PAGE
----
In honor of National Native American Heritage Month in November, the NATA Now blog is highlighting some of NATA’s Native/Indigenous American members and their impact on the athletic training profession.
The melding of medicine and sports became a lifetime opportunity for Alexis Lyons, an athletic training student, whose extended hours in the athletic training facility after an injury helped define her passion for the profession.
As a collegiate athlete, Lyons received anterior cruciate ligament reconstruction treatment, after which she evolved from being a patient to becoming an athletic training aspirant.
“After years of dedicating my time to the [athletic training facility] and assisting our staff, I made the decision to pursue athletic training,” Lyons said. “I wanted to give back to the profession that taught me so many valuable lessons and allowed me to return to the sport I love, basketball."
Here are her thoughts concerning life as an athletic training student and a future AT.
What does a typical day as an AT student look like?
A typical day in the life of an athletic training student begins with engaging in classes. After the morning lectures, we transition to the clinical setting commencing in the heart of it all: the athletic training facility. From there, we head to the sidelines of practices or provide medical coverage for live games. Our role is multifaceted. We start each day with the assessment of injuries, discerning the unique treatment paths required by each patient. Our care encompasses a spectrum of activities, including administering various therapeutic modalities, guiding athletes through their rehabilitation journeys, skillfully applying taping, applying wraps and braces, maintaining comprehensive documentation and ensuring the tidiness and organization of our workspaces while restocking vital supplies. We hone our skills by providing the necessary support that allows athletes to shine on the field and in their respective sports.
What setting are you most interested in pursuing and why?
My ambition leads me to professional sports in either the NBA or the NFL. Growing up, I have always watched professional sports. So, working alongside elite athletes and elite athletic trainers would be the ultimate dream, combining my passions for being a medical professional, being part of the team, watching the sport and being an athletic trainer.
Who has been your biggest influence in athletic training so far?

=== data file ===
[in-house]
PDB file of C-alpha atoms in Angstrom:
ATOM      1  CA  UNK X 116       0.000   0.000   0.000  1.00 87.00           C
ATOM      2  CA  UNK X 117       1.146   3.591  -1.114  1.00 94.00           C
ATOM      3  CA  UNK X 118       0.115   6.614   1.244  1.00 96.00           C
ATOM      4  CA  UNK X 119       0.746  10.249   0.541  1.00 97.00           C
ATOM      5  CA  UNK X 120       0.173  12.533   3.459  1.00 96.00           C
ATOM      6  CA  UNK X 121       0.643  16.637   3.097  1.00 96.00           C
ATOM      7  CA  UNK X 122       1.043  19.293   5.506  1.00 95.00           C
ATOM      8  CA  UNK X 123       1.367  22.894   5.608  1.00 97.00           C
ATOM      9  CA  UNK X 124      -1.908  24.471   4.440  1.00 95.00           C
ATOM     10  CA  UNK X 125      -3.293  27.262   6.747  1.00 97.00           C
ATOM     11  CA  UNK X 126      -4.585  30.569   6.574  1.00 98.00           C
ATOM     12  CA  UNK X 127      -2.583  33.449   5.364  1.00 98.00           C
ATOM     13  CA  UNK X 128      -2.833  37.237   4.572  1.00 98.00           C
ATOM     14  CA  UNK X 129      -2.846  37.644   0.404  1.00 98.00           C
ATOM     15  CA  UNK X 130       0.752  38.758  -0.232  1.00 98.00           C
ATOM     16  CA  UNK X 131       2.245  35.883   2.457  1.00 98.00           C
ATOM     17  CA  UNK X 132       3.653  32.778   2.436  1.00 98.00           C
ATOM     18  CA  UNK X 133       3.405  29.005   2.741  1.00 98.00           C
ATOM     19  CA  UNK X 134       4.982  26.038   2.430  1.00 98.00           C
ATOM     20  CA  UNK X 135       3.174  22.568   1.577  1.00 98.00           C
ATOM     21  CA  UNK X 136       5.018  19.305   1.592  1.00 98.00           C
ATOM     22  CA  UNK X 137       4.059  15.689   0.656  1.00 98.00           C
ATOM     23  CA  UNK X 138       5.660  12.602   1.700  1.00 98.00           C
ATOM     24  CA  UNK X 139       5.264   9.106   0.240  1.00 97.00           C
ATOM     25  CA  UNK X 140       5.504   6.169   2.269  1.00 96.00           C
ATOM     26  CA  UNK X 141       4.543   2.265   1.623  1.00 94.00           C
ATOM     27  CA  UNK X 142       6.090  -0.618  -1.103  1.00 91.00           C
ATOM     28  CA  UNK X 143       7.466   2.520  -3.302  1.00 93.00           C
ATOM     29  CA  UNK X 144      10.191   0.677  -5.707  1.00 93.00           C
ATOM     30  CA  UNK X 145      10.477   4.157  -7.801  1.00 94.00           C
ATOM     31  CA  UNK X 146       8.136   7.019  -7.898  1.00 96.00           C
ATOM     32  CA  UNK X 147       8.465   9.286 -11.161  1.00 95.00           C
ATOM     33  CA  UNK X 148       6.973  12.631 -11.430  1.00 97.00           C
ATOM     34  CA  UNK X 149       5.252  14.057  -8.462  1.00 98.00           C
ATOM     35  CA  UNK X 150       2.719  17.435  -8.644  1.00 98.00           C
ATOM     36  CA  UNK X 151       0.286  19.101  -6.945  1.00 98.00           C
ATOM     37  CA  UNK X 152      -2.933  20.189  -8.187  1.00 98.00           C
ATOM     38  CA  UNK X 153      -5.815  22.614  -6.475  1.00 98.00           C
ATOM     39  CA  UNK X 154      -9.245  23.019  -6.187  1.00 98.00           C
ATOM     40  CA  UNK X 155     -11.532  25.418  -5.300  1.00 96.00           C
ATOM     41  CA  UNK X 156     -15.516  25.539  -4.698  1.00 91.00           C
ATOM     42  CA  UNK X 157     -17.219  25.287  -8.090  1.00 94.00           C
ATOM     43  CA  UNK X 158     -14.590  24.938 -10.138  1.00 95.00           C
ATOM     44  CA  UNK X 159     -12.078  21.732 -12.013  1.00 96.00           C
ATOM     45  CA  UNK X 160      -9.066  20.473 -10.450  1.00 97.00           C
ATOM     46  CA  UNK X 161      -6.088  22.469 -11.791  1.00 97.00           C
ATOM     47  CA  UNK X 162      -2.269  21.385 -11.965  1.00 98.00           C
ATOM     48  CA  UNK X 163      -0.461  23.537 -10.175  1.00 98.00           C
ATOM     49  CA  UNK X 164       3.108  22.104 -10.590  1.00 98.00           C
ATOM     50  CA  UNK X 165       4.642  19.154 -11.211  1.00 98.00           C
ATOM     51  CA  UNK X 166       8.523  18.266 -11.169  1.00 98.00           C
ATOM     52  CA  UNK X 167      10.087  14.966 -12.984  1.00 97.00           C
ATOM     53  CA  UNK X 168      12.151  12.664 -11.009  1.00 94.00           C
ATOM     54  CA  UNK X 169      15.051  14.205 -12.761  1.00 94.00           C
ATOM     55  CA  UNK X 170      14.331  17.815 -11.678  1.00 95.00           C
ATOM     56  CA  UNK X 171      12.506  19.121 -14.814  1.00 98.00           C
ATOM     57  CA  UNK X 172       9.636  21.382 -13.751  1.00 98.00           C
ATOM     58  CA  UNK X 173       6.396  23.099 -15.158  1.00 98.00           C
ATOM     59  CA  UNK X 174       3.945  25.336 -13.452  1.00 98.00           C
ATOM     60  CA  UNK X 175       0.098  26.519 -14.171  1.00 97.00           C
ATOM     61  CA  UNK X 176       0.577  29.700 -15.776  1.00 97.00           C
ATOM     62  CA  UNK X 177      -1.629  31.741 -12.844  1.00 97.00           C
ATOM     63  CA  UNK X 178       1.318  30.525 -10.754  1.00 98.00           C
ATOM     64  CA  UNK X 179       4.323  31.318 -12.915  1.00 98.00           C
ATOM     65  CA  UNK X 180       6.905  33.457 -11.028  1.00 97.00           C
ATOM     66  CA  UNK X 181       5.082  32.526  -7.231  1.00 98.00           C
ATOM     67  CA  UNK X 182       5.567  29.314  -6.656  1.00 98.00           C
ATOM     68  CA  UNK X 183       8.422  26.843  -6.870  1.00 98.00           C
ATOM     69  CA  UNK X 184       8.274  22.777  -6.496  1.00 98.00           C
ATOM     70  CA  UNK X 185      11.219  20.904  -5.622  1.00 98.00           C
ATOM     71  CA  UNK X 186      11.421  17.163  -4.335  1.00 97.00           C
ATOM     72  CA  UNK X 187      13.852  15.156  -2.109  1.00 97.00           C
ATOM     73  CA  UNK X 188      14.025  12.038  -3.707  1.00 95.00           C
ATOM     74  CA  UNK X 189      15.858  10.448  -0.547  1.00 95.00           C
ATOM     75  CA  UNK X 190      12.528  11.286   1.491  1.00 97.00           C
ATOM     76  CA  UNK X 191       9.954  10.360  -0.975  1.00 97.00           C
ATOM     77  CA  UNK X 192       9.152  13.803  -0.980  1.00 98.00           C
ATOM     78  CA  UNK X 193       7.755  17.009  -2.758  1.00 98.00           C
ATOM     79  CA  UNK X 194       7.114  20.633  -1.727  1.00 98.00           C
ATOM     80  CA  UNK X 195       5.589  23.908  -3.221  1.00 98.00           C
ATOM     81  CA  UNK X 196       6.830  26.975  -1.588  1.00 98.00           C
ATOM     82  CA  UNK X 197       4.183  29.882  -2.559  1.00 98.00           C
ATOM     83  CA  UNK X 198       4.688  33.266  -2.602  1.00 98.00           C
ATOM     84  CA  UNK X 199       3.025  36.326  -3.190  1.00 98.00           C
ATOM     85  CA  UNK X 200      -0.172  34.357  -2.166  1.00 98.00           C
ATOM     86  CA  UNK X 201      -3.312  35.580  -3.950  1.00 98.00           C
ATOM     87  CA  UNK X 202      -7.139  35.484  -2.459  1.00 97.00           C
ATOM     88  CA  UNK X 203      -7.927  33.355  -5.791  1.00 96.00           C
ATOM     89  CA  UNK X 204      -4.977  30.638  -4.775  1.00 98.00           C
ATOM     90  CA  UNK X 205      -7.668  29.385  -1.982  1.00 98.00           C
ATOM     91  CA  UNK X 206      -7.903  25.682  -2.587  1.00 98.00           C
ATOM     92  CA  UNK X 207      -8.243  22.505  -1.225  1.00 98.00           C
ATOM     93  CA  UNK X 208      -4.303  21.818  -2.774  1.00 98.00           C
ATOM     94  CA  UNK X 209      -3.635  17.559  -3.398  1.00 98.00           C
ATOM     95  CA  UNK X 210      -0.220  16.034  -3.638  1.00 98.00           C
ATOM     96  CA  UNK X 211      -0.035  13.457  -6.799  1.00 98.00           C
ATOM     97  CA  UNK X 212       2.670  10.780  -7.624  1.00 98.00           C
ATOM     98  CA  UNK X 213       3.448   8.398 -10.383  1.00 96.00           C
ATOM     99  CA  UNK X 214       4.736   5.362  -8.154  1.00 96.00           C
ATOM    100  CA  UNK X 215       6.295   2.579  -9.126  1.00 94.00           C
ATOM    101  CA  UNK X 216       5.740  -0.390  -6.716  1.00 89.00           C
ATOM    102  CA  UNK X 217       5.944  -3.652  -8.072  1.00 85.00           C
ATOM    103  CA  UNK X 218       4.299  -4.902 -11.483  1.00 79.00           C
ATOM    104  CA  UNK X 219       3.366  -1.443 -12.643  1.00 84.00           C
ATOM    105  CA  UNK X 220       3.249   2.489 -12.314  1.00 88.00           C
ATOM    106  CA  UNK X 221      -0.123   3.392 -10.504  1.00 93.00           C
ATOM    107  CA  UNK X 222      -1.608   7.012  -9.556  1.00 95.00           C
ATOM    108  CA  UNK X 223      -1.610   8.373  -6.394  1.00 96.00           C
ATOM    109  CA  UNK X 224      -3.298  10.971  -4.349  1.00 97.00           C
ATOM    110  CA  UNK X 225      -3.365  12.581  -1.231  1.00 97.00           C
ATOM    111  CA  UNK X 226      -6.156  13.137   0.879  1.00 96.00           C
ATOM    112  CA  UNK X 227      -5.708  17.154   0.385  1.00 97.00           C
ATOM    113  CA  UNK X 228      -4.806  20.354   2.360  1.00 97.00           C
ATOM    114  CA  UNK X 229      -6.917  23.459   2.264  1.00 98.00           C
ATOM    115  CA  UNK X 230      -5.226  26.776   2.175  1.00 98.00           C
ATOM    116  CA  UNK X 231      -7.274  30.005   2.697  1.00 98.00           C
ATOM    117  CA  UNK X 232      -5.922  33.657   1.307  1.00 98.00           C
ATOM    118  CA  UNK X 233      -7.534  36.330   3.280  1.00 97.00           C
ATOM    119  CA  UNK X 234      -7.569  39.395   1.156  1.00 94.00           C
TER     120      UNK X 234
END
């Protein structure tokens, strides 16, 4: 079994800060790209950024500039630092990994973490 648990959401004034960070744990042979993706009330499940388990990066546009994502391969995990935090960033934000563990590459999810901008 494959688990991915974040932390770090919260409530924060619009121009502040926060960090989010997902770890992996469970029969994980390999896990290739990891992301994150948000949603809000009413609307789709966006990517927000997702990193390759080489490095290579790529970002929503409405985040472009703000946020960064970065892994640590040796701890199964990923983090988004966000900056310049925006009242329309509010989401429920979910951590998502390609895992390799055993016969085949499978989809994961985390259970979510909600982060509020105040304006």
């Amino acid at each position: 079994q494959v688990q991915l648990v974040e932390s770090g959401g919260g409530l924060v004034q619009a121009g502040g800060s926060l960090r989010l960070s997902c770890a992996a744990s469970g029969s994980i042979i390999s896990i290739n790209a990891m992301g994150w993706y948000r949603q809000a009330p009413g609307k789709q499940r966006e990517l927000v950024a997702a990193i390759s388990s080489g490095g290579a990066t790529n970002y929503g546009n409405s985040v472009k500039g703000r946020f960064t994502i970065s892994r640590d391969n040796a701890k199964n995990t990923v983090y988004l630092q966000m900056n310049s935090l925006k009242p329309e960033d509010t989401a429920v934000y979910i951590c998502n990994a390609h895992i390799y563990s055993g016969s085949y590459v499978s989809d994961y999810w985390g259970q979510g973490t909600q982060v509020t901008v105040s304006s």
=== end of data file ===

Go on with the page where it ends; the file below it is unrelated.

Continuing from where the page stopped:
My inspiration and influence in athletic training has to be my athletic trainer in college, Brian Lorance, ATC. Brian was at my college for my entire college career and helped me through my entire rehab process, return to play and played a huge part in supporting my athletic training pursuit. I spent countless hours in the athletic training facility, from rehab to assisting with treatments, homework and hanging out with all the staff and students. I loved being around amazing staff and students, and what the profession gave to sports.
Why is representation in athletic training important and how does it impact the profession?
Representation is extremely important because it opens the doors to future generations of athletic trainers. Athletic trainer representation aids in the ability to differentiate from other fitness professions. Specifically, for me, to see women in positions of power in professional sports is extremely inspirational. Historically, women in professional sports leagues were essentially unheard of, and to see women in head positions or on staff of professional teams is remarkable.
What do you look forward to the most as a future athletic trainer?
As an athletic trainer, I look forward to helping athletes, meeting new athletes and athletic trainers, traveling all over the country, being part of the team, building long-lasting relationships and enjoying work while watching sports.
What impact do you hope to have on the profession?
I aspire to elevate this profession by assuming a leadership role that projects greater respect for it, by actively educating people about the vital work we do, and by extending a hand to mentor and guide emerging athletic trainers. Additionally, I'm committed to inspiring Native American youth and others to consider a career in athletic training. Within our field, Native American athletic trainers remain a rarity, and I want to change that by encouraging more representation and diversity.